Global sea surface temperature (SST) evolution exhibits an antiphase variation between the two hemispheres that is referred to as the SST interhemispheric dipole (SSTID) mode. The impacts of the SSTID on extratropical atmospheric circulation in boreal winter are explored by both regression analysis and SST-forced numerical simulations. The responses of extratropical circulation to SSTID thermal forcing bear an equivalent barotropic structure. For the Southern Hemisphere (SH), positive SSTID events lead to a meridional dipolar perturbation in sea level pressure (SLP), similar in pattern to the positive southern annular mode (SAM). Although SSTID-forced SLP anomalies over the Northern Hemisphere (NH) do not exhibit a zonally symmetric pattern as is the case over the SH, they still show signs of a meridional dipole opposite to the SH over the oceans. Divergent circulation responses to SSTID forcing between the two hemispheres are suggested to be associated with contrasting storm-track variations. Positive SSTID events weaken oceanic fronts in both the North Atlantic and North Pacific, and thus lead to the decline of NH storm-track activity by decreasing atmospheric baroclinicity. In the SH, positive SSTID events correspond to the enhancement of SH transients by intensifying the Antarctic polar-frontal zone. Additionally, local baroclinic energy conversions are diagnosed to explain the SSTID-related storm-track variations over both hemispheres. Finally, an investigation of transient eddy feedback indicates that the SSTID mode modulates extratropical atmospheric circulation, primarily by regulating storm tracks and changing the corresponding eddy feedback.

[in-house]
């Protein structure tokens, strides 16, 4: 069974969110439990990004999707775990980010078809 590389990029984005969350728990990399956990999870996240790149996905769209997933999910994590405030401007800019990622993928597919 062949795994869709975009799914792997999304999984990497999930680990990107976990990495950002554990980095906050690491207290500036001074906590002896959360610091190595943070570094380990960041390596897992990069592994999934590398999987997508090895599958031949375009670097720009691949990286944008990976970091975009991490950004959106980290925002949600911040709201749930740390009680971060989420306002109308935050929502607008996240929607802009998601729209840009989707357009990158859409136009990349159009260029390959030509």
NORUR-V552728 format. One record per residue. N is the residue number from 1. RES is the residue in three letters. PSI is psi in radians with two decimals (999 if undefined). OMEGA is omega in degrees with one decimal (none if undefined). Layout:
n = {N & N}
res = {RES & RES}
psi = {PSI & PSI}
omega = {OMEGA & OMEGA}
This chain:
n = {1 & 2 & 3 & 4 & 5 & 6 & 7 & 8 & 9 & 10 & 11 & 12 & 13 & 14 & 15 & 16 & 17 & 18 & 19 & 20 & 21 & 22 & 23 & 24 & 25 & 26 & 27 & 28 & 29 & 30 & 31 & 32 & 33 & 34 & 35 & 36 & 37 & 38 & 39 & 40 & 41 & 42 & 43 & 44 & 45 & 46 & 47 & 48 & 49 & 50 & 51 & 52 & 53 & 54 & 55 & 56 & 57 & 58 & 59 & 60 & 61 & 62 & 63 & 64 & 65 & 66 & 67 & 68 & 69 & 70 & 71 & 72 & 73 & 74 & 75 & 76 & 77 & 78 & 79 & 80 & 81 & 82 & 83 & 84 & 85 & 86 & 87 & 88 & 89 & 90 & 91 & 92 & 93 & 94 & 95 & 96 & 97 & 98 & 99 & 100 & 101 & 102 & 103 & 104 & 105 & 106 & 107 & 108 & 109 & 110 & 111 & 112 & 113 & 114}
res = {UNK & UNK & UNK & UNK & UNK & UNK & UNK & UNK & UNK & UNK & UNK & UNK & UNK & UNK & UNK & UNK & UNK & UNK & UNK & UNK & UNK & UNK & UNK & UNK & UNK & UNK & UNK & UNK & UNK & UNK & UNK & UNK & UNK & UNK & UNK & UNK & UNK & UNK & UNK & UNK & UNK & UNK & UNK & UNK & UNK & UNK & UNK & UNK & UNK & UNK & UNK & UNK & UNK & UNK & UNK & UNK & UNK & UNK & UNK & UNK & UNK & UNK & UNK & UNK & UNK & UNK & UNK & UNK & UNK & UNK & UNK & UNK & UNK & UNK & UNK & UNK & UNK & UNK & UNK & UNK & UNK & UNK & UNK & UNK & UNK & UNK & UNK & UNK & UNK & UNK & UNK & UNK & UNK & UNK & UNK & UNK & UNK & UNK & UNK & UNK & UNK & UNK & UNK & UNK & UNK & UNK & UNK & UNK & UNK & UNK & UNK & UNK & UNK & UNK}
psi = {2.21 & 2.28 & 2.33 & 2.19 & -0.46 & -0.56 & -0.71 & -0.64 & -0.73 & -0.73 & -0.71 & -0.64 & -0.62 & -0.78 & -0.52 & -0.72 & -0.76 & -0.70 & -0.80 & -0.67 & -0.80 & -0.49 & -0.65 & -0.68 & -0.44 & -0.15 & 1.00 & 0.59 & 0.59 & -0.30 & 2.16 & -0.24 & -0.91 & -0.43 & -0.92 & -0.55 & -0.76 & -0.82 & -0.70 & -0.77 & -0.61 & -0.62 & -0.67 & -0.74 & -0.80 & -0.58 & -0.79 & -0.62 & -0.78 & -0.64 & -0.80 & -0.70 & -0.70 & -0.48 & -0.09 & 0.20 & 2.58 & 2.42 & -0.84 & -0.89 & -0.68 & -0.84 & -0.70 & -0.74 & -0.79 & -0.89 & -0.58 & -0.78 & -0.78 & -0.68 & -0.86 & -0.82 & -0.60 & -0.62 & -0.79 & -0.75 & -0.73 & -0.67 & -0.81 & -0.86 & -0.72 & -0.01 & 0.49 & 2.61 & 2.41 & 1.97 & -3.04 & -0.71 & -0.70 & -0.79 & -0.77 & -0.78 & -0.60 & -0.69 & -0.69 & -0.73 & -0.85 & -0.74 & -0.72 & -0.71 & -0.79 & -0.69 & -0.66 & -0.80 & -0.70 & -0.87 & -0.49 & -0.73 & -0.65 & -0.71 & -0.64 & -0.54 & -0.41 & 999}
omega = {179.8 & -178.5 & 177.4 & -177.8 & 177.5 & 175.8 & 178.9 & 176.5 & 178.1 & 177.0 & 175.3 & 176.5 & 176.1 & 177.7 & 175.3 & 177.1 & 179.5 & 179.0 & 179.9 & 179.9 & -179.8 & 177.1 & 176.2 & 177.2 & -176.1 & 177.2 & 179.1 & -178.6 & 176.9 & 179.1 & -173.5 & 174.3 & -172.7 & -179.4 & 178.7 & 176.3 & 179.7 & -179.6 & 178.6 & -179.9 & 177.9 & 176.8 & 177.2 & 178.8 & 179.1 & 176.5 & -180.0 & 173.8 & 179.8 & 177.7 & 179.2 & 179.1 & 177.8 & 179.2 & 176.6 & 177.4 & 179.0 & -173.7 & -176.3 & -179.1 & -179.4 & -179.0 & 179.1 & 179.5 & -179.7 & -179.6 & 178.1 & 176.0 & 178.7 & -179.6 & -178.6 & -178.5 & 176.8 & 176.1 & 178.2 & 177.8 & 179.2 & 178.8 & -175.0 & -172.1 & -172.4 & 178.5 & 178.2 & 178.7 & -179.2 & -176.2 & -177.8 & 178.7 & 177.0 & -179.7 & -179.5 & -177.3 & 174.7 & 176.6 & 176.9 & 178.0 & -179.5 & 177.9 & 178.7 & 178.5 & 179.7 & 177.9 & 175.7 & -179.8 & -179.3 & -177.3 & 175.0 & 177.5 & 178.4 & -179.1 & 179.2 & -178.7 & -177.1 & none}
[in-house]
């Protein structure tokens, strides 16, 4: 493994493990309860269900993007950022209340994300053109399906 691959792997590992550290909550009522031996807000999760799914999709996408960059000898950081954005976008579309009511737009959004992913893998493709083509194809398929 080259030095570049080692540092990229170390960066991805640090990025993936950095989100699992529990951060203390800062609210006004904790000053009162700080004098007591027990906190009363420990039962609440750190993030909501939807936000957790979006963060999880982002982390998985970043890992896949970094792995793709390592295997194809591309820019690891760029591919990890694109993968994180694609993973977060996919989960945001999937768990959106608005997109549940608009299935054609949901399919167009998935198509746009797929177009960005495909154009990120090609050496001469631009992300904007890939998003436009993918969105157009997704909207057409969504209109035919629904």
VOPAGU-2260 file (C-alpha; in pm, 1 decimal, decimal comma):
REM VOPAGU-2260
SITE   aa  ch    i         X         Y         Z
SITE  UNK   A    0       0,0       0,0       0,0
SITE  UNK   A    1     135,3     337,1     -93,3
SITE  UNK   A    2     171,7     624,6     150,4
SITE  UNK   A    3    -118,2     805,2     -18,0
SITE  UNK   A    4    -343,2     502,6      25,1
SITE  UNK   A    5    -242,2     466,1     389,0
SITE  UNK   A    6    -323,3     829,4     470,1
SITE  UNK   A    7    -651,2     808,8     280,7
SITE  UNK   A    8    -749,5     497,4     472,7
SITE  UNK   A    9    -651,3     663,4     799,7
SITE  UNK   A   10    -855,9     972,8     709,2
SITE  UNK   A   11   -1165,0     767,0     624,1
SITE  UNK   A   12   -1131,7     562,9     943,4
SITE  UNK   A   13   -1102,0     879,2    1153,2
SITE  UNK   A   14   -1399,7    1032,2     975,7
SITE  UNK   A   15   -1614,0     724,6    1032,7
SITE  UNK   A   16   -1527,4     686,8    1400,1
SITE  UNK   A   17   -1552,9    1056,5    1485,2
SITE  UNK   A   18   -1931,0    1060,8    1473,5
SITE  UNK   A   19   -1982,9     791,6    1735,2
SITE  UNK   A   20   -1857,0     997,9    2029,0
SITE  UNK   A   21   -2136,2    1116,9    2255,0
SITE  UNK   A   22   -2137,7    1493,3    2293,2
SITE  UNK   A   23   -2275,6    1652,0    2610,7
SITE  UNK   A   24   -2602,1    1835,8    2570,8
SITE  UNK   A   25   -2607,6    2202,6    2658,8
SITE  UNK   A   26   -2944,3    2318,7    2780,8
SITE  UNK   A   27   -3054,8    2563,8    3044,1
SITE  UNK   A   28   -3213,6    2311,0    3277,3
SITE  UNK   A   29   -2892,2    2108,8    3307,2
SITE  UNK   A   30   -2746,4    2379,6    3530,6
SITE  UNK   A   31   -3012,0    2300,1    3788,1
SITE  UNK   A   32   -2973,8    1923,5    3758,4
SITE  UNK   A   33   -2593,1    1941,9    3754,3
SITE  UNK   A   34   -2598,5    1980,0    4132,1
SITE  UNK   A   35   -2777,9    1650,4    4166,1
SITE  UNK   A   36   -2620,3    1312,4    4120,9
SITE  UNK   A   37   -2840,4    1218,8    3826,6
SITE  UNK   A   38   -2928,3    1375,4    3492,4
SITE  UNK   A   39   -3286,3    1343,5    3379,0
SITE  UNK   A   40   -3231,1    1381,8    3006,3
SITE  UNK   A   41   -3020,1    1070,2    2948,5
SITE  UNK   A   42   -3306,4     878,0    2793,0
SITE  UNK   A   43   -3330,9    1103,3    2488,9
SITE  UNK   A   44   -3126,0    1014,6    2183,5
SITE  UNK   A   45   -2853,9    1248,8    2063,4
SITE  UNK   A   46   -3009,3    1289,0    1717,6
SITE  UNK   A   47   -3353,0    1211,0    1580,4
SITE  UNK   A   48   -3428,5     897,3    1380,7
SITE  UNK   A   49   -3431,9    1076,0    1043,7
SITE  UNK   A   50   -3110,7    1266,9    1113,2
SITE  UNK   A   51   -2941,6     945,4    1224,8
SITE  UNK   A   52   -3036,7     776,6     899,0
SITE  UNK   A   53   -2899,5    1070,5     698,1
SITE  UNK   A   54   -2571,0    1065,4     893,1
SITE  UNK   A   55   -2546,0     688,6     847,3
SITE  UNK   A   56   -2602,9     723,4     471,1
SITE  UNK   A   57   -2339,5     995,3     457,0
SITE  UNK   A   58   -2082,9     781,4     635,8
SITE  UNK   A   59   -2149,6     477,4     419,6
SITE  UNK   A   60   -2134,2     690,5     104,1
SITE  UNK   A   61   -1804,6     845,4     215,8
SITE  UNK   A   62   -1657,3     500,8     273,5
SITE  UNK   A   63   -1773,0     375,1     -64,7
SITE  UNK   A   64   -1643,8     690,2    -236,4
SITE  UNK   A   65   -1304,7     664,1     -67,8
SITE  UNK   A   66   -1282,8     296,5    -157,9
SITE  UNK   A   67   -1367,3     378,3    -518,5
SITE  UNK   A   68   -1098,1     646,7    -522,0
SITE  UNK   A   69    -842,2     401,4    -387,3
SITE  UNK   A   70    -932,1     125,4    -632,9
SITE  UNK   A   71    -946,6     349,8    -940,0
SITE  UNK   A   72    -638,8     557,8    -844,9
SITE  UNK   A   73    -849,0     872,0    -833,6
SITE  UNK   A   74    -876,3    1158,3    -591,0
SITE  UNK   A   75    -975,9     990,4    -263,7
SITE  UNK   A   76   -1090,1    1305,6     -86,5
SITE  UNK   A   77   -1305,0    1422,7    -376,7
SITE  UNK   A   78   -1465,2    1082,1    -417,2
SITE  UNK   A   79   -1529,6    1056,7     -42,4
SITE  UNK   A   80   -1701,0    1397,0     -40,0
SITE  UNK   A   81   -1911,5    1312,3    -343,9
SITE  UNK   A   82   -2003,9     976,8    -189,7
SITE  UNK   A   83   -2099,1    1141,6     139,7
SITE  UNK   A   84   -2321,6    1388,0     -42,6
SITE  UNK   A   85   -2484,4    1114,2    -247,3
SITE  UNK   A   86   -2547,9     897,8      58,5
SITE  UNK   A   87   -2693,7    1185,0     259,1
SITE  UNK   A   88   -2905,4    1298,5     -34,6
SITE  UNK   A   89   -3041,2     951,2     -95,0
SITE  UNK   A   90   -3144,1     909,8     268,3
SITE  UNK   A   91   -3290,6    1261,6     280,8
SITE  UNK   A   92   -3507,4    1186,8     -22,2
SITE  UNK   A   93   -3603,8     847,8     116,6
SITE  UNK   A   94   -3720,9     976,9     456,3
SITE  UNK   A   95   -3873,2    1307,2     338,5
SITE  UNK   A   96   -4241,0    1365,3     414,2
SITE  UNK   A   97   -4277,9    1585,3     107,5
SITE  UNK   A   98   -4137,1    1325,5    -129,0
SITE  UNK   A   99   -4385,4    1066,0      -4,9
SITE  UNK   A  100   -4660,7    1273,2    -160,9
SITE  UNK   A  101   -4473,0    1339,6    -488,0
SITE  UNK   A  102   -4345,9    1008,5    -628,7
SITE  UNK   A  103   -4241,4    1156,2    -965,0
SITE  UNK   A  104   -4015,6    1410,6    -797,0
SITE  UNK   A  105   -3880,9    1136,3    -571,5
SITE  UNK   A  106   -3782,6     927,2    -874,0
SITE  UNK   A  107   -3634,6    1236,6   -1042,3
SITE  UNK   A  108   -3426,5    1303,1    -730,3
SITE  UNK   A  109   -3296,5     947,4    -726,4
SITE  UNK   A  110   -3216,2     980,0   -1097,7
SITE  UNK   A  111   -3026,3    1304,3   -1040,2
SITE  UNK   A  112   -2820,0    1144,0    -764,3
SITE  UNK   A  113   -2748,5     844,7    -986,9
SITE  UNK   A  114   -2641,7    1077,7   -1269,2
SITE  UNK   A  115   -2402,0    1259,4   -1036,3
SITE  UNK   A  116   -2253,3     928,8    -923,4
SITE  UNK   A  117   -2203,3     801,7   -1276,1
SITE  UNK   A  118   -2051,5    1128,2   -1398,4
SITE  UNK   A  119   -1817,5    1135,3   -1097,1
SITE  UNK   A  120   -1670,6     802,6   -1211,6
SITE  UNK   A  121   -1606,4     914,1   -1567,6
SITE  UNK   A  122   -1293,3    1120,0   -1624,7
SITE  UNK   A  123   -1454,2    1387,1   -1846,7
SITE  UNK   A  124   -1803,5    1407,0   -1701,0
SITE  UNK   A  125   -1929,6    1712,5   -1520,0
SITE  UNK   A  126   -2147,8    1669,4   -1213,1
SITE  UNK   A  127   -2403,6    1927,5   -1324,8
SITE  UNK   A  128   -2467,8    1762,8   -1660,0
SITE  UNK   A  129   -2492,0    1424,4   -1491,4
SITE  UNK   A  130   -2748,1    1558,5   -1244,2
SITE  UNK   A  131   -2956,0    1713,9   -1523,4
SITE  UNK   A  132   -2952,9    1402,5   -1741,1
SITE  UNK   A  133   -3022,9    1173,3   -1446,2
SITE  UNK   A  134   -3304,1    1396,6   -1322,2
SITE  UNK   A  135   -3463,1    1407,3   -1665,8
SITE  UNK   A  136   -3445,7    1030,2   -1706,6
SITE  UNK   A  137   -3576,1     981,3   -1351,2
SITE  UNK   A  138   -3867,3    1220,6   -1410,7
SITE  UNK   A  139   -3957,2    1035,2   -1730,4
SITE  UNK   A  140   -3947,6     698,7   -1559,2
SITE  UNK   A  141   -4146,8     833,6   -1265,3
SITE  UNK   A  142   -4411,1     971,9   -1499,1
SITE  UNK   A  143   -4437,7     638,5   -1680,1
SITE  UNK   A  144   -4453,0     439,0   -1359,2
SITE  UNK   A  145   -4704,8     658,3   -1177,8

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Jilan Jiang, Yimin Liu, Jiangyu Mao, Jianping Li, Shuwen Zhao, and Yongqiang Yu


The relationship between the Indian Ocean dipole (IOD) and the South Asian summer monsoon (SASM), which remains a subject of controversy, was investigated using data analyses and numerical experiments. We categorized IOD events according to their sea surface temperature anomaly (SSTA) pattern: type W and type E are associated with stronger SSTA amplitudes in the western and eastern poles of the IOD, respectively, while type C has comparable SSTA amplitudes in both poles during boreal autumn. Type W is associated with a weak SASM from May to summer, which contributes to substantial warming of the western pole in autumn; the east–west SST gradient linked to the warming of the western pole causes weak southeasterly wind anomalies off Sumatra and feeble and cold SSTAs in the eastern pole during the mature phase. Type E is associated with a strong SASM and feeble warming of the western pole; interaction between the strong SASM and cold SSTAs in the eastern pole in summer results in strong southeasterly wind anomalies off Sumatra and substantial cooling of the eastern pole during the mature phase. For type C, warming of the western pole and cooling of the eastern pole develop synchronously without apparent SASM anomalies and reach comparable intensities during the mature phase. Observations and numerical simulation results both indicate the role of disparate SASM anomalies in modulating SSTA patterns during the development of positive IODs. Warming of the tropical Indian Ocean becomes established in the winter and spring following type W and type C IODs but not following type E events.